Hasyudeen (2013) also points out that the relevance of the financial statements tabled by the managers is not just on the company’s structure buts also on the composition of the shareholdings. Therefore as much as different companies may have different methods of interpreting compliance, the composition of the shareholders and of course the size of the company might be of great importance in this connection. Thus, it is very clear that this concept only began as a theory but has since been embraced from all corners of the world. It has been possible because it’s of practicality and applicability in the ever-growing business community.

The Australian Regulatory Environment for Financial Reporting (AREFR) has been seen to support the TFV. It is according to Lee (2013) which argues that from the period of 1993-2009, the Australian Regulatory Environment for financial reporting became more conservative. However, he points out that this kind conservatism in the Australian financial reporting has been inconsistent as opposed to the situation in the USA and other European countries. Its support for TFV has dwindled without an apparent reason over the past two decades. In his book, he argues that with the adoption of the International Financial Reporting Standards (IRFS), the enactment of TFV has decreased. This paper, therefore, exemplifies the extent to which the AREFR has embraced TFV.


Salehi (2013) in his work tries to make a distinction between the common-law and code-law countries with the difference being in the manner of resolving information between managers, investors, suppliers, and customers. Corporate governance is often conducted by appointed agents whereas, in the common-law countries, there is a shareholder’ form of corporate governance. The shareholder, therefore, appoints professionals to monitor the activities of the corporate managers on their behalf. Many scholarly works have suggested that every era which requires conformity to TFV tends to interpret and address the concept about some particular political, historical, economic roots plus environments thus; the concept has been defined as transnational formulae of disharmony (Lee & Azham 2012, p. 12). However, this kind of discord should not be restricted to the cultures of particular races, ethnicities, and nationalities therefore if terminologies like TFV have different meanings for varied partakers in financial auditing, there may be an occurrence of an expectation vacuum. He defines the gap as the distinctness between the anticipation that users of the financial audit have concerning the financial auditing personnel who prepare the reports. Bachert (2012) gives a vivid description of the notion as a breach between what accounts audit statements mean and that which many non-auditors think is true. He states that most financial reports in the USA give the financial position of countries and the liabilities noted in the income. Contrary to this, the Australian Generally Accepted Accounting Principle (AGAAP) requires less frequently, a clean surplus. This distinction is said to have been more evident before Australia adopted the IRFS.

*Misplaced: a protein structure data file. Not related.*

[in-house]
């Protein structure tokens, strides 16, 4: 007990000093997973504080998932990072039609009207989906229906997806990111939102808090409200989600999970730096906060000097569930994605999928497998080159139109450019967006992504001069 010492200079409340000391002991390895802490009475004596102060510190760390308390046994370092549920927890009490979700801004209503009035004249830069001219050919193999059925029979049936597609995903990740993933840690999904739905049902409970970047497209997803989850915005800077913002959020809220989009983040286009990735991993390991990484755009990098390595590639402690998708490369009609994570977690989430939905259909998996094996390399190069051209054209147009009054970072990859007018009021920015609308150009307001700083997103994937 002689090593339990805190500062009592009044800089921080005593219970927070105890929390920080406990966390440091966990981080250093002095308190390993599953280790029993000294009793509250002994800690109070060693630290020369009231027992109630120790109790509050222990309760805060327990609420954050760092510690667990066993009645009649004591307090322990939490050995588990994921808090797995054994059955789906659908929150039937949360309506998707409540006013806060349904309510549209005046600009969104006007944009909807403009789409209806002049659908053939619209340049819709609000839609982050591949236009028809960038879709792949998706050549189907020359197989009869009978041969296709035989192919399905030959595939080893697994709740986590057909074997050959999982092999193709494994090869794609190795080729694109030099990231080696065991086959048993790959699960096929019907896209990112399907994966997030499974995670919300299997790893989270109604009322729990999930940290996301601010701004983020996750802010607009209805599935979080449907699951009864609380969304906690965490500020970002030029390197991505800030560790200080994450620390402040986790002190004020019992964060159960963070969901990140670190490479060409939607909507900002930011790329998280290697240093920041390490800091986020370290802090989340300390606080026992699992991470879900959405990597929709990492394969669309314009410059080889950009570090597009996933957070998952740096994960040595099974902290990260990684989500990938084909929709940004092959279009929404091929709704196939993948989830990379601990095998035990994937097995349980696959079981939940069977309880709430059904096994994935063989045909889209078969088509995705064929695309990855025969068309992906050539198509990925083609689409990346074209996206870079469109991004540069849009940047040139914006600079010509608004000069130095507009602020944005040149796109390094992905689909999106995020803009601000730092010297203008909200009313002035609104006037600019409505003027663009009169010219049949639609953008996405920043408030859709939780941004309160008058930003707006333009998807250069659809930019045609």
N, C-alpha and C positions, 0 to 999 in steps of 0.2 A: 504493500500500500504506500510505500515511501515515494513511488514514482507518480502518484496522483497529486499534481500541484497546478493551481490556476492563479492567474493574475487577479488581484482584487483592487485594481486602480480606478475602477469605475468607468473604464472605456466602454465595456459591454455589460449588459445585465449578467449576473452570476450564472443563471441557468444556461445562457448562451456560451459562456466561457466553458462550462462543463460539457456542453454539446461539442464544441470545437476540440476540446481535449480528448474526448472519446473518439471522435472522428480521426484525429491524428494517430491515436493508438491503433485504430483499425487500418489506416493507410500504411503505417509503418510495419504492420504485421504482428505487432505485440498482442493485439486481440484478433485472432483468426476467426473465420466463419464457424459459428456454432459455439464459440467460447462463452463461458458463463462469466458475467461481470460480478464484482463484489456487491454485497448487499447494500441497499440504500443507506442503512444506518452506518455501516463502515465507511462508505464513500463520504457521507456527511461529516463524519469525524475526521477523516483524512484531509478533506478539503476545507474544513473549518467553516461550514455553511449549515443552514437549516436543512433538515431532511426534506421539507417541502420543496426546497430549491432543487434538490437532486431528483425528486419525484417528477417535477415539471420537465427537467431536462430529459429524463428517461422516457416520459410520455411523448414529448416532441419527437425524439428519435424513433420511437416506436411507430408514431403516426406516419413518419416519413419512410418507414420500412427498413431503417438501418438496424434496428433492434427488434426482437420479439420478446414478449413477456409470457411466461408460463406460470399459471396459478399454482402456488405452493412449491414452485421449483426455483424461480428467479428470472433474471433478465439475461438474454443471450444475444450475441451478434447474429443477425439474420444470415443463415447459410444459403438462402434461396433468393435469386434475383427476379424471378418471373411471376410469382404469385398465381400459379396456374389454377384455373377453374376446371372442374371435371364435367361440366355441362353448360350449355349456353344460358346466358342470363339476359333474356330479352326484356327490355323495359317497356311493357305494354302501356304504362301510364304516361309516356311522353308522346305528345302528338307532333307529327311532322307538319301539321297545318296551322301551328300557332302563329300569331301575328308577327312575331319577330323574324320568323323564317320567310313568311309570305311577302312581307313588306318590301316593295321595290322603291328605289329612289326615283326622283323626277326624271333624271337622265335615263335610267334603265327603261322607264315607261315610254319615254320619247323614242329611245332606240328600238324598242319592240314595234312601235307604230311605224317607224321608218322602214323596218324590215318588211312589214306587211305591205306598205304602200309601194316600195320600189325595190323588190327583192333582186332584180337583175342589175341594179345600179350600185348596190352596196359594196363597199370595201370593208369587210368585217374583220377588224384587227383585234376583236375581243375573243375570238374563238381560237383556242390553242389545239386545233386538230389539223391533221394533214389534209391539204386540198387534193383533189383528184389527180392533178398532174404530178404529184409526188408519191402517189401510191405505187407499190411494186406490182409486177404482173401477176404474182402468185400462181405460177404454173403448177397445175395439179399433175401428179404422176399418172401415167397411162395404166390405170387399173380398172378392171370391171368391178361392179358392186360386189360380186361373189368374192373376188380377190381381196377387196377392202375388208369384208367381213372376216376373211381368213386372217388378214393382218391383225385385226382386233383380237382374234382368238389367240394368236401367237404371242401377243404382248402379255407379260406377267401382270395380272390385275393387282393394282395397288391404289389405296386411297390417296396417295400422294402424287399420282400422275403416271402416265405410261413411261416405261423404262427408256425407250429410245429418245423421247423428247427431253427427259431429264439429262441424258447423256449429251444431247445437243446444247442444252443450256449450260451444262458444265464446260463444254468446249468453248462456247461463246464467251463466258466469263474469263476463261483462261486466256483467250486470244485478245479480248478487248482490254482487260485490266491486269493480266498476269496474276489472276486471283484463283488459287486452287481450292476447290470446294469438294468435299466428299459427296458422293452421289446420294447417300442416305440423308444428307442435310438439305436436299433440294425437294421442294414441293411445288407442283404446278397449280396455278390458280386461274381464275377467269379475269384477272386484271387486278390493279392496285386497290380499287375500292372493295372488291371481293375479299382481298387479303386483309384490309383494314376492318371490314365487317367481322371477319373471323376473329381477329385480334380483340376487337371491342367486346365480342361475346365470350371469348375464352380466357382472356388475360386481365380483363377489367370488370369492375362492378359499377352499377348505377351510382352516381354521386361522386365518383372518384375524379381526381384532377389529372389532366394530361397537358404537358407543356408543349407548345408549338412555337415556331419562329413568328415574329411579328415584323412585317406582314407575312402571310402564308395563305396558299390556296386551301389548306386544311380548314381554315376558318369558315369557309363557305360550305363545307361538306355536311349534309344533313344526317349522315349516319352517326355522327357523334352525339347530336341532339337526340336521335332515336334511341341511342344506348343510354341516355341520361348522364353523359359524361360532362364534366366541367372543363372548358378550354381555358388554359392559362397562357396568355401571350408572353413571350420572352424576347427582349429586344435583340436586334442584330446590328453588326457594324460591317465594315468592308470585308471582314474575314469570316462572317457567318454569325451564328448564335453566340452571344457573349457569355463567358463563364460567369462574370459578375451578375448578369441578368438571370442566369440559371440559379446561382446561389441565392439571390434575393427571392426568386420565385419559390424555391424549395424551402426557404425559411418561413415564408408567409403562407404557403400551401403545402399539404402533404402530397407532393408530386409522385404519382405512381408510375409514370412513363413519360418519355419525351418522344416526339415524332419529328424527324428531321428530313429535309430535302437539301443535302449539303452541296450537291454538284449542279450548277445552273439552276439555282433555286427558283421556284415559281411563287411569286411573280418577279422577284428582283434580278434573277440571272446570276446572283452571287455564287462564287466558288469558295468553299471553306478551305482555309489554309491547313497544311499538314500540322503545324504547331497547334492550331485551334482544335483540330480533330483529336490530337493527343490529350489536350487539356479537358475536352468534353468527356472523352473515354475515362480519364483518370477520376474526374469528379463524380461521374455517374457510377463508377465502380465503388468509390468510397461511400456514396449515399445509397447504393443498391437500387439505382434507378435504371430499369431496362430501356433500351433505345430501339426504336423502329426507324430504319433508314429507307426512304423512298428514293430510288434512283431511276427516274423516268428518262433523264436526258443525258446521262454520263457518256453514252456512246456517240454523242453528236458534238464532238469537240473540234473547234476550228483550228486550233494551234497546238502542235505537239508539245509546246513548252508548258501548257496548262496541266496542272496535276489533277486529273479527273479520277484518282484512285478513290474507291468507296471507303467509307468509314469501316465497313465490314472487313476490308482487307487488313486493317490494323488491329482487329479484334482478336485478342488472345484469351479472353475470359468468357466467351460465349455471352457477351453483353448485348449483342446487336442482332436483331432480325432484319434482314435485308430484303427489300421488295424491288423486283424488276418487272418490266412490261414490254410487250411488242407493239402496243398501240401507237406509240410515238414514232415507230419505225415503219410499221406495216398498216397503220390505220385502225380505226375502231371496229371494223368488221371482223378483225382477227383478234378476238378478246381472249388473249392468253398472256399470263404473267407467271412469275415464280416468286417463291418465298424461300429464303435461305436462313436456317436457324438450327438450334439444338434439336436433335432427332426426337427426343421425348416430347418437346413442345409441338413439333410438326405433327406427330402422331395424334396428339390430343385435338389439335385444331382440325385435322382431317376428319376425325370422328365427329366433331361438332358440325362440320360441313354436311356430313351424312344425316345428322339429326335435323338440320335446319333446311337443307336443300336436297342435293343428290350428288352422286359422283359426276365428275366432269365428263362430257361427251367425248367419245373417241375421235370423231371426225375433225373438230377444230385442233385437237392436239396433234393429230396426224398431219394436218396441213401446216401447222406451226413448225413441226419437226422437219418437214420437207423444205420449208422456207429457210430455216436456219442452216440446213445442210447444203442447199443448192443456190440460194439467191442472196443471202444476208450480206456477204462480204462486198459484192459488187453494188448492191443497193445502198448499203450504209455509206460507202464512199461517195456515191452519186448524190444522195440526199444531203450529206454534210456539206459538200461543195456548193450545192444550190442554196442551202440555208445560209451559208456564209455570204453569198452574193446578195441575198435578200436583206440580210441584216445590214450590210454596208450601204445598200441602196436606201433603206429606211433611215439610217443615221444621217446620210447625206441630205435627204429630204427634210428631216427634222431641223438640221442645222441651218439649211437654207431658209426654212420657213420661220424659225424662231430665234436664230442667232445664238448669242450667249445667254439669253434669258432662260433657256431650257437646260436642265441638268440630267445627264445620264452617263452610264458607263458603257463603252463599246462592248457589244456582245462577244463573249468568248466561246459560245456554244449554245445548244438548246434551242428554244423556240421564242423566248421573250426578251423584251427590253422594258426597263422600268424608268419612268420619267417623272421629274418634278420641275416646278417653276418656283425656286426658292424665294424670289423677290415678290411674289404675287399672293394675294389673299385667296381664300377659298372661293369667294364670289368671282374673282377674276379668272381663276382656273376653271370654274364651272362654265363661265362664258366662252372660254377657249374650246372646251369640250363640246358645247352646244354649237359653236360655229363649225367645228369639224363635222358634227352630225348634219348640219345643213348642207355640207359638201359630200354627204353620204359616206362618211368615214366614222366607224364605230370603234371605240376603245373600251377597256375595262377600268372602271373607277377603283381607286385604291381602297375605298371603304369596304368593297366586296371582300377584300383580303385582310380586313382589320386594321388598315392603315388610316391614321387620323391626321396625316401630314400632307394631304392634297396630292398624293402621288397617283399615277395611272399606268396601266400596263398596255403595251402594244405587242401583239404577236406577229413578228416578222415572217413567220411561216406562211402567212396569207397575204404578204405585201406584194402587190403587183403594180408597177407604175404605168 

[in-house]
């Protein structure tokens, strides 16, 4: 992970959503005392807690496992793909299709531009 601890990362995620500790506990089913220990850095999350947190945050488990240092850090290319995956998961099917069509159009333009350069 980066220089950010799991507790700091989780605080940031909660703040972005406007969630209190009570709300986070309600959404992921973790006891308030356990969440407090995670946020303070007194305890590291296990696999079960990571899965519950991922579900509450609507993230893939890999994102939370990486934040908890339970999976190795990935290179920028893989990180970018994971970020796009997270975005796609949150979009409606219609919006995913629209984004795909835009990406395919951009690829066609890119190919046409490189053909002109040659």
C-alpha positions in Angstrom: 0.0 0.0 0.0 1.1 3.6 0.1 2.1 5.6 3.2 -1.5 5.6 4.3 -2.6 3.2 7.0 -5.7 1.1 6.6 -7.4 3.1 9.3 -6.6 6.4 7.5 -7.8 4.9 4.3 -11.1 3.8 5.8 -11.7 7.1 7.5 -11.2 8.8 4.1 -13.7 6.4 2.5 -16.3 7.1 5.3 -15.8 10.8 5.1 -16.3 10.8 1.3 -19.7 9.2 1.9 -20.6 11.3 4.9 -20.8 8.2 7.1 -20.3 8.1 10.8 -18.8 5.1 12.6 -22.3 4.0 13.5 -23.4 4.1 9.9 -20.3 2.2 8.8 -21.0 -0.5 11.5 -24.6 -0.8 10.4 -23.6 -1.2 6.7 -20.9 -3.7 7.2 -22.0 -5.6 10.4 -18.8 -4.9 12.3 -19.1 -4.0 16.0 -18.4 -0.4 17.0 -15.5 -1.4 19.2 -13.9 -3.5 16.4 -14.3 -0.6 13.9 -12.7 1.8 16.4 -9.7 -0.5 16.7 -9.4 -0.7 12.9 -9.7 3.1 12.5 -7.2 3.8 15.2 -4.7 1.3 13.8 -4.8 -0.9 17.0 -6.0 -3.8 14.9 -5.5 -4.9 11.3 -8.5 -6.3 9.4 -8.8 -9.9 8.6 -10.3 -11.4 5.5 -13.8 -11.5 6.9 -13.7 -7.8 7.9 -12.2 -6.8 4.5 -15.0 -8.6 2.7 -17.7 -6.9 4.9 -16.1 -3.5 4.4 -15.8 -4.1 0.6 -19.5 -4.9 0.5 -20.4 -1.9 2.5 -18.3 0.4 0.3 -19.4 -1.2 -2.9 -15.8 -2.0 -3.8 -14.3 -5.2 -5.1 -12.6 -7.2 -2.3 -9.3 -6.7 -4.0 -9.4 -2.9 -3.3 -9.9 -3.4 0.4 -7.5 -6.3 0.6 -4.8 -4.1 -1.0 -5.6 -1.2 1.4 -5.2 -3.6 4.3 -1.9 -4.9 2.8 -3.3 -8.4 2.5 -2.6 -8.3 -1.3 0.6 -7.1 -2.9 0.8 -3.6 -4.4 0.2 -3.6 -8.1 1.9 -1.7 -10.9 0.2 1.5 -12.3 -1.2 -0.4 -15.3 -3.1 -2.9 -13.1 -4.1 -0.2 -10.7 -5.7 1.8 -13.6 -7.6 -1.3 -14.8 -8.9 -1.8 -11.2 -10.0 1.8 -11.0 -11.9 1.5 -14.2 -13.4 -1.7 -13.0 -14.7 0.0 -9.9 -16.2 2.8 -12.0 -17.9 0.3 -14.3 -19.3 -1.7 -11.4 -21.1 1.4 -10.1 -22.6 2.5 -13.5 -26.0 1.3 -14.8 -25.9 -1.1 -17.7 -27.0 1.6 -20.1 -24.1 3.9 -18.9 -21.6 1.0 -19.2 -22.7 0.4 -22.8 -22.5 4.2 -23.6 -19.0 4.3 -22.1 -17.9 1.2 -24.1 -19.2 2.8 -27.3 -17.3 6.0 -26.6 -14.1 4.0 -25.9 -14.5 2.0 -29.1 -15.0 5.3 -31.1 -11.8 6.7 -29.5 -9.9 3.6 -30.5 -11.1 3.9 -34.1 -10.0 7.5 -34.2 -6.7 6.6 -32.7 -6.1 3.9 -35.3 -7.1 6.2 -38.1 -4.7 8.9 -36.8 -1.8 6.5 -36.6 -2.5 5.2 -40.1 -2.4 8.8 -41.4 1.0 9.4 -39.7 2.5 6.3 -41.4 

Hasyudeen (2013) notes that around 10% of the top 500 companies in Australia combines the roles of the Chief Executive Officers with those of Board chairpersons. In addition to this, the shareholders’ influence in the Australian market is greater than in the USA in various aspects. For instance, the Australian shareholders appoint their directors and most interestingly, hold annual voting forums in their companies’ remuneration reports. According to Willison (2012), this has provided an avenue for shareholders’ activism thereby fostering more active, efficient and productive engagement between the shareholders and the board members. Khan (2012) on the other hand notes that the statutory tax rates for companies in both the USA and Australia stand at 39% and 30% respectively whereas those multinational corporations are 22% for Australia and 28% for the USA. These statistics hence warrant an investigation into the extent at which AREFR applies the idea of TFV.